How to Write a Will the Right Way from a Licensed Attorney
How to Write a Simple Will
Do you know what happens when you die without a Will?
Well, your assets, property, business, valuables, etc. will be left up to the state.
Are you okay with that?
I’m not either and that’s why I’m going to show you How to Write a Will the RIGHT WAY.
You can rest assured the information in this article is not from a series of Google searches BUT from a licensed attorney that I was privileged to interview to help us all understand exactly what we need to know when writing a Will.
Erin A. Moss Ferguson, Esq. is a licensed attorney in the State of Michigan and the United States District Court in the Eastern District of Michigan1.
I’ve put off writing a Will for far too long, and to be honest I really didn’t know what to do, how to write it, or how to make it official so this article is just as much for me as it is for you.
Can We Challenge Ourselves Today? After reading this article WE WILL commit to writing our Will this WEEK.
It really does not take that much time to do and you can always revise it later but let’s get SOMETHING written down, okay? Make sure you “pin” this article to refer back to it.
As my Dad jokingly but so truthfully stated, “None of us are going to make it out of here alive”.
So lets MAN/WOMAN UP and take care of business so our loved ones will have clear direction when the inevitable happens.
This post contains affiliate links, which means I may receive a small commission, at no cost to you, if you make a purchase through a link.
Here’s the Information You Need to Write a Simple Will
1. Do You Need a Lawyer to Make a Will?
Generally speaking, you do not need a lawyer to write a will. However, in order to craft what is considered a valid Will in your state, you should research your state’s laws to determine the specific requirements.
After you’ve done some initial research and decided what you would like to accomplish in writing your will, it is your personal preference as to whether or not you decide to hire an attorney.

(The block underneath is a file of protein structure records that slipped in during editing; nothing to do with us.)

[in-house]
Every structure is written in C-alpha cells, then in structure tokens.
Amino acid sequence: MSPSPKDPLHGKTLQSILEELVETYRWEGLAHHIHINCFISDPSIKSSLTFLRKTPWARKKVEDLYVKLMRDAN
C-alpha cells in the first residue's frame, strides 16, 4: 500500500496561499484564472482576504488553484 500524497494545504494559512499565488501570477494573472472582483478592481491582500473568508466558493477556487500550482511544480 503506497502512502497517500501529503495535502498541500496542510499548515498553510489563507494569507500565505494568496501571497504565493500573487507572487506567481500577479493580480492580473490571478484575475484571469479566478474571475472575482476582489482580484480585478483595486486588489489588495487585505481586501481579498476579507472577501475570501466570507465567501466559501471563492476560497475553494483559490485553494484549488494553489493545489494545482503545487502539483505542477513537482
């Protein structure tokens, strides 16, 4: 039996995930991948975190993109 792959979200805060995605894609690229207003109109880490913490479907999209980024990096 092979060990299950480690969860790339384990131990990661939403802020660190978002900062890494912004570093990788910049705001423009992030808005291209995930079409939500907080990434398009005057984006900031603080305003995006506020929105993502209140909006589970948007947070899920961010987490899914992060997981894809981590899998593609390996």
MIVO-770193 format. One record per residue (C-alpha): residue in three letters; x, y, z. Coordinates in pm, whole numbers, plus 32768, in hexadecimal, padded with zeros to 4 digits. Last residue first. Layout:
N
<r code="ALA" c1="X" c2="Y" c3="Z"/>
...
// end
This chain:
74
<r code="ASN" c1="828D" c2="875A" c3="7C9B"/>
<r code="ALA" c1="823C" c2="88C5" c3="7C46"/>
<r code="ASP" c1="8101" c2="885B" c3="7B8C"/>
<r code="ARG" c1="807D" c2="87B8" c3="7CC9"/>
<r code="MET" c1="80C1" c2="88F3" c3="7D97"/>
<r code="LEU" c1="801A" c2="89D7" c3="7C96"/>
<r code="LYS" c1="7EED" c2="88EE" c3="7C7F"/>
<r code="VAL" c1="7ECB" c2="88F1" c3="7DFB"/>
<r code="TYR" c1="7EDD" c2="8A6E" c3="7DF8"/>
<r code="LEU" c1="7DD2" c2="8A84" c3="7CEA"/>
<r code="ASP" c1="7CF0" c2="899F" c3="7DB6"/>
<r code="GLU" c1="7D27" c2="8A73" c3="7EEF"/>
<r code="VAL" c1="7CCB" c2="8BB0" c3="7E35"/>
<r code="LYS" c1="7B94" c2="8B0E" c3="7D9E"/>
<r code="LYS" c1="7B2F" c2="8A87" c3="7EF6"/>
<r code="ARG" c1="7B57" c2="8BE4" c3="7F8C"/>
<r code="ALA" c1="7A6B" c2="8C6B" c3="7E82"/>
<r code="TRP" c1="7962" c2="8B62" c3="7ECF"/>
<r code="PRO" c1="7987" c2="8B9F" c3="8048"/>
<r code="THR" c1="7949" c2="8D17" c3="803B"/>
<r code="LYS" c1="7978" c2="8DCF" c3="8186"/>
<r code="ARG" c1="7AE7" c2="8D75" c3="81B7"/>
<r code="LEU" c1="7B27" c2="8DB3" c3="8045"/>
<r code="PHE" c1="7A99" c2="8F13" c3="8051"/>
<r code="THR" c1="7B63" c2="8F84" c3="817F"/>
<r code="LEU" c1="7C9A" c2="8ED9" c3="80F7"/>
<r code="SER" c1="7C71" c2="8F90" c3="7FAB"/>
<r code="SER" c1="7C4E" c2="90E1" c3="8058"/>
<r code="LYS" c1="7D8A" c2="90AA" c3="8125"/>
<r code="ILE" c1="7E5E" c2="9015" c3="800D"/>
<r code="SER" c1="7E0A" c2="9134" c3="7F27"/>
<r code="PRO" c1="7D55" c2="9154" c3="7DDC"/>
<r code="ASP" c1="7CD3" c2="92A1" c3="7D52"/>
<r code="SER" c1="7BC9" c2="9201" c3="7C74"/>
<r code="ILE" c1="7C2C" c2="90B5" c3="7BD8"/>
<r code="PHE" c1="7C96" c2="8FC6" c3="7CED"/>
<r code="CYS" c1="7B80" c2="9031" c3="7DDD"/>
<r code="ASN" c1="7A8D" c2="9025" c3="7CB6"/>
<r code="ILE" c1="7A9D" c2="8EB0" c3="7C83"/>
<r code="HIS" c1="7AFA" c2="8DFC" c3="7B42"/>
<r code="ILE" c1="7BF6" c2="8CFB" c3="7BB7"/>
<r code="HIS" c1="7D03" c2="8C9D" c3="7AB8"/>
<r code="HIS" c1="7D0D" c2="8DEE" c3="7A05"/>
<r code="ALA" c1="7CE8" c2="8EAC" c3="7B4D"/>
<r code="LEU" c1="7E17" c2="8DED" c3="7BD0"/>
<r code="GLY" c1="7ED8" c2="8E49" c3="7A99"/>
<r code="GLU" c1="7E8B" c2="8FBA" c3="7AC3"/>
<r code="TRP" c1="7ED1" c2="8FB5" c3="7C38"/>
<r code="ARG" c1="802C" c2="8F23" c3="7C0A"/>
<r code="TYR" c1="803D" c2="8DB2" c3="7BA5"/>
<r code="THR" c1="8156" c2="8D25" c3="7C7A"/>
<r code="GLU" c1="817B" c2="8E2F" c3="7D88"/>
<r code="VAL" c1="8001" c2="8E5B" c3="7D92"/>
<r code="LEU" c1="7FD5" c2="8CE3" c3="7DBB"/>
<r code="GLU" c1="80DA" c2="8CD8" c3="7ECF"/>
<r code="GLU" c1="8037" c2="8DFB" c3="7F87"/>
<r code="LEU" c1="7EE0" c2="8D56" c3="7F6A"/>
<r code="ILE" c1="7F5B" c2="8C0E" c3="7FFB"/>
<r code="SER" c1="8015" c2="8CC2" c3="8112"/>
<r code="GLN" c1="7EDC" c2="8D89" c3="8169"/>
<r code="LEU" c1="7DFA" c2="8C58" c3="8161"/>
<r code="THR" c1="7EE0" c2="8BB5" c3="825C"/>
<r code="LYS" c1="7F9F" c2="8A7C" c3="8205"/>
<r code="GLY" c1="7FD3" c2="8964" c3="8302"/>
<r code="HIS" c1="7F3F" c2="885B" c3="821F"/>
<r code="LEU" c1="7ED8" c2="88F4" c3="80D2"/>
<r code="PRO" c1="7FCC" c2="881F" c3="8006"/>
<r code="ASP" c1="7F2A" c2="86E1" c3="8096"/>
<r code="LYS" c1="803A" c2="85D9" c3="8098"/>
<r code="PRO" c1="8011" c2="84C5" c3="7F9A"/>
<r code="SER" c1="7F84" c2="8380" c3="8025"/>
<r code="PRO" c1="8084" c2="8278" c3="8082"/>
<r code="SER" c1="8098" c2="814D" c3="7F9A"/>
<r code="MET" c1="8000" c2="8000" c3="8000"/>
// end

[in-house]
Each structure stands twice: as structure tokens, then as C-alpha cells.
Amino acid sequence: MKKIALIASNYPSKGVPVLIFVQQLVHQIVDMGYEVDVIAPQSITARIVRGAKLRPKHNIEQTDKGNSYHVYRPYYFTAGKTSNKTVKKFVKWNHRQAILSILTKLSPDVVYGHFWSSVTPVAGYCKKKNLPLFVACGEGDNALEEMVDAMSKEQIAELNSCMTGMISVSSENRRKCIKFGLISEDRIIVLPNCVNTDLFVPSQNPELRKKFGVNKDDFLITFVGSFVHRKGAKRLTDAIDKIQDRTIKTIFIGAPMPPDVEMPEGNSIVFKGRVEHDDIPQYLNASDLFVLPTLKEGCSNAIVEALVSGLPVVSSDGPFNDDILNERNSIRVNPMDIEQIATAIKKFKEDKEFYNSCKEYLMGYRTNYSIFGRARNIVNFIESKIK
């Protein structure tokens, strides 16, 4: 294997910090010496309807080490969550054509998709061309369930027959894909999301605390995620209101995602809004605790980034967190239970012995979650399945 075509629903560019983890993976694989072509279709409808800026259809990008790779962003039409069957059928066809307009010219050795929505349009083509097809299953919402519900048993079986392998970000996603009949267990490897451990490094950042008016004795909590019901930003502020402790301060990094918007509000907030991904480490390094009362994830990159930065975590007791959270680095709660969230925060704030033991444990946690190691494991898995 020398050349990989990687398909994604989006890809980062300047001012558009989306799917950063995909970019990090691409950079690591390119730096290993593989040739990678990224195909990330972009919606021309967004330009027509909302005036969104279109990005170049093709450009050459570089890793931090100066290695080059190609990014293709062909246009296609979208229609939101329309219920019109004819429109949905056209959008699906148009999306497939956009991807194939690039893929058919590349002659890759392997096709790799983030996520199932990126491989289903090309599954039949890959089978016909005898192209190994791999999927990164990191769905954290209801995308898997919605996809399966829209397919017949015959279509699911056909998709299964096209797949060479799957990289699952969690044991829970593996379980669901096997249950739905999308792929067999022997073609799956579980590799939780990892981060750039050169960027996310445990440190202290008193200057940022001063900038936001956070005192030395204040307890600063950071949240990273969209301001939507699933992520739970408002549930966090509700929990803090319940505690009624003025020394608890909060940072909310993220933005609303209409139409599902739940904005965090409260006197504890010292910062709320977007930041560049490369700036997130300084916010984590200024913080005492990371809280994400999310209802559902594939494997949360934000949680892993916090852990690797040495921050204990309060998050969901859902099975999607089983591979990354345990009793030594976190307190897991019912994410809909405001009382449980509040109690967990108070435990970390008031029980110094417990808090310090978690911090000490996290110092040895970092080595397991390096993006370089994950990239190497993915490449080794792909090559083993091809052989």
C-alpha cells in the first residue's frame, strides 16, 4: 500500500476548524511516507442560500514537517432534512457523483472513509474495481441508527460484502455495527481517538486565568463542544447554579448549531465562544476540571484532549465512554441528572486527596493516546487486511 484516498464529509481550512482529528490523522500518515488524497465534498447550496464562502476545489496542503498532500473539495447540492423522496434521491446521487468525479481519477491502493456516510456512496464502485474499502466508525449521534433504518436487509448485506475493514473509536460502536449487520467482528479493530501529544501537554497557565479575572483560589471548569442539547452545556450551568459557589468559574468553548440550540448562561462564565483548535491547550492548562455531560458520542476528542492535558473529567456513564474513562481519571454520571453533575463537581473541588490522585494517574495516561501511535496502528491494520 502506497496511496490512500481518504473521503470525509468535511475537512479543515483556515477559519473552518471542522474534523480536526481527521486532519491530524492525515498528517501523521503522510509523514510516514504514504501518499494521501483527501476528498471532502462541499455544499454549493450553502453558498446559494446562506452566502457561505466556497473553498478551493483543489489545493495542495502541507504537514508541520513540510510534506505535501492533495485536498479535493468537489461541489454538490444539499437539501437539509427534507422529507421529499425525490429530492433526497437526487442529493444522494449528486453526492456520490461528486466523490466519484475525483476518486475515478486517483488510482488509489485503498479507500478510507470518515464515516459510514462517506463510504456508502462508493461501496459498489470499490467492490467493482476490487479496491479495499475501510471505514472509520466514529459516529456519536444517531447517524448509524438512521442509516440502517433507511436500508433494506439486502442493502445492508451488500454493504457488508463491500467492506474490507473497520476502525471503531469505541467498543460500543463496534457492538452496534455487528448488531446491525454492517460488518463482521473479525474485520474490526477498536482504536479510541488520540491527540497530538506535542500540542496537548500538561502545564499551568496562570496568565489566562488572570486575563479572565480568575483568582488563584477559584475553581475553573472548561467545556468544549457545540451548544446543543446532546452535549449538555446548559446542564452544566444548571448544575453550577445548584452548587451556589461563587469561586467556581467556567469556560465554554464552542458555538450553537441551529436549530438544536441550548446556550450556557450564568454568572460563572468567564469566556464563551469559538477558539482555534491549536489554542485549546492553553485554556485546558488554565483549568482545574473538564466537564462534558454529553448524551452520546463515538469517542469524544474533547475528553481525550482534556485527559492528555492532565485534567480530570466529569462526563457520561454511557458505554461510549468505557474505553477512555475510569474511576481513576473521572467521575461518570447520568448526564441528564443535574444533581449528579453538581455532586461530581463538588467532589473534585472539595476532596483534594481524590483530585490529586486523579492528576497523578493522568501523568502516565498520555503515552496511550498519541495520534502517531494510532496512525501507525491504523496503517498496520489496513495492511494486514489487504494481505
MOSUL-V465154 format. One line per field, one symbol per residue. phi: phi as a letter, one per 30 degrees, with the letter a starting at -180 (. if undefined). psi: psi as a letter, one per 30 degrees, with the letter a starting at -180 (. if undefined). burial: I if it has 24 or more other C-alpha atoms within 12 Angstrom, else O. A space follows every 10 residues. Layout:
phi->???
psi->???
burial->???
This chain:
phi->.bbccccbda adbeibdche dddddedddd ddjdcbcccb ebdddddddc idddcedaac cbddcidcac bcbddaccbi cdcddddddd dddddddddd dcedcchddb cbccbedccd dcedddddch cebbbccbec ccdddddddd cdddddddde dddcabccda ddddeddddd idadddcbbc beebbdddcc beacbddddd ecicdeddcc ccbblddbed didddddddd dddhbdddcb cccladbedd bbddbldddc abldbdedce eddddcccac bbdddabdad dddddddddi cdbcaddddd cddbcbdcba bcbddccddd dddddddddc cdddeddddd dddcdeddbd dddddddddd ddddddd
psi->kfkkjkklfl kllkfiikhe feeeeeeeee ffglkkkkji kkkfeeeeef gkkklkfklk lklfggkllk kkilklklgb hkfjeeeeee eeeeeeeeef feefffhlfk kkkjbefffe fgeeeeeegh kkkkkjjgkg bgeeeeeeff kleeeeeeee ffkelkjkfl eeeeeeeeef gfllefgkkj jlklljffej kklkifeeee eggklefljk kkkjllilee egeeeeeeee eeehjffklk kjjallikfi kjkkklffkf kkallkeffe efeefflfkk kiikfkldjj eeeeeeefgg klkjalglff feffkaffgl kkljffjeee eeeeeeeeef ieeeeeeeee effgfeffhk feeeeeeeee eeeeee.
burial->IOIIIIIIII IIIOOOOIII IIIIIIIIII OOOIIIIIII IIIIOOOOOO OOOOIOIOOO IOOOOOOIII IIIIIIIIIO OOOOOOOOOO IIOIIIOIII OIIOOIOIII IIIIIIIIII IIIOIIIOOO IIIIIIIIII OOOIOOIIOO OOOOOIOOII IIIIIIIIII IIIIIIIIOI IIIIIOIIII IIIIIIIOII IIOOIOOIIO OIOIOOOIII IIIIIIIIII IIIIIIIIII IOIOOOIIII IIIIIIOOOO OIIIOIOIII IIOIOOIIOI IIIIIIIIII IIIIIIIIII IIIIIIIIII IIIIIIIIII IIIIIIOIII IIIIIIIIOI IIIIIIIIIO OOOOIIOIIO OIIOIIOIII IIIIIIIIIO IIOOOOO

A consultation with an attorney or an estate planning professional may be helpful so that you can discuss different options that may accomplish your overall goals in drafting a Will.
As an attorney, I would strongly suggest seeking advice from an attorney, especially if any of the following apply to your personal situation:
- If you own any of the following:
- a business (or businesses),
- real estate property,
- stocks, bonds, or other investments,
- family heirlooms, or
- valuable collectibles;
- If you have children or other dependents for whom you are financially responsible;
- If you are married or have a domestic partner with whom you share a home or finances;
- If you plan to donate any real property or other assets to a charitable organization upon your death;
- If you have very specific wishes as to what happens with your body (e.g. organ donation, cremation) upon your passing; or
- If you have already written a will, but your life circumstances have since changed (e.g. you have gotten married or divorced, or had or adopted additional children).
2. How Does One Write a Will Without Lawyer?
If you decide not to hire an attorney to draft your Will, you should know some basic terminology to help you through the process.
- The person who is writing a will is called a testator.
- A valid will is one that is legally binding in the state in which it was drafted.
- A beneficiary is an individual who is to inherit money or other property from a will.
- An estate means all the money and property owned by a person, particularly at death.
- An executor is a person who is named in a will or is otherwise appointed and has the responsibility of taking care of the testator’s affair or their estate after they have died. An executor is also referred to in some states as a personal representative.
- In the context of a will, after a person dies, they are referred to as the decedent.
- If the decedent dies without a will, that person is said to have died “intestate.”
Requirements to Create a Valid Will2:
In general, a person must be of the age of majority (18 years old in most states), of sound mind, and not under the undue influence of another person (or otherwise under duress). After those elements are met, the additional elements vary from state to state.
For example, in Michigan, the testator must be 18 years old, and of sound mind. The will must be in writing. If the will is handwritten, it must be signed3 by the testator. If the will is typewritten, it must be signed by the testator and at least two witnesses4. The will must also be dated.
In Ohio, the requirements are similar. However, whether the will is handwritten or typewritten, it must be written and signed by the testator in the presence of two or more competent witnesses, or the witnesses must have heard the testator acknowledge their authoring and signature of the will.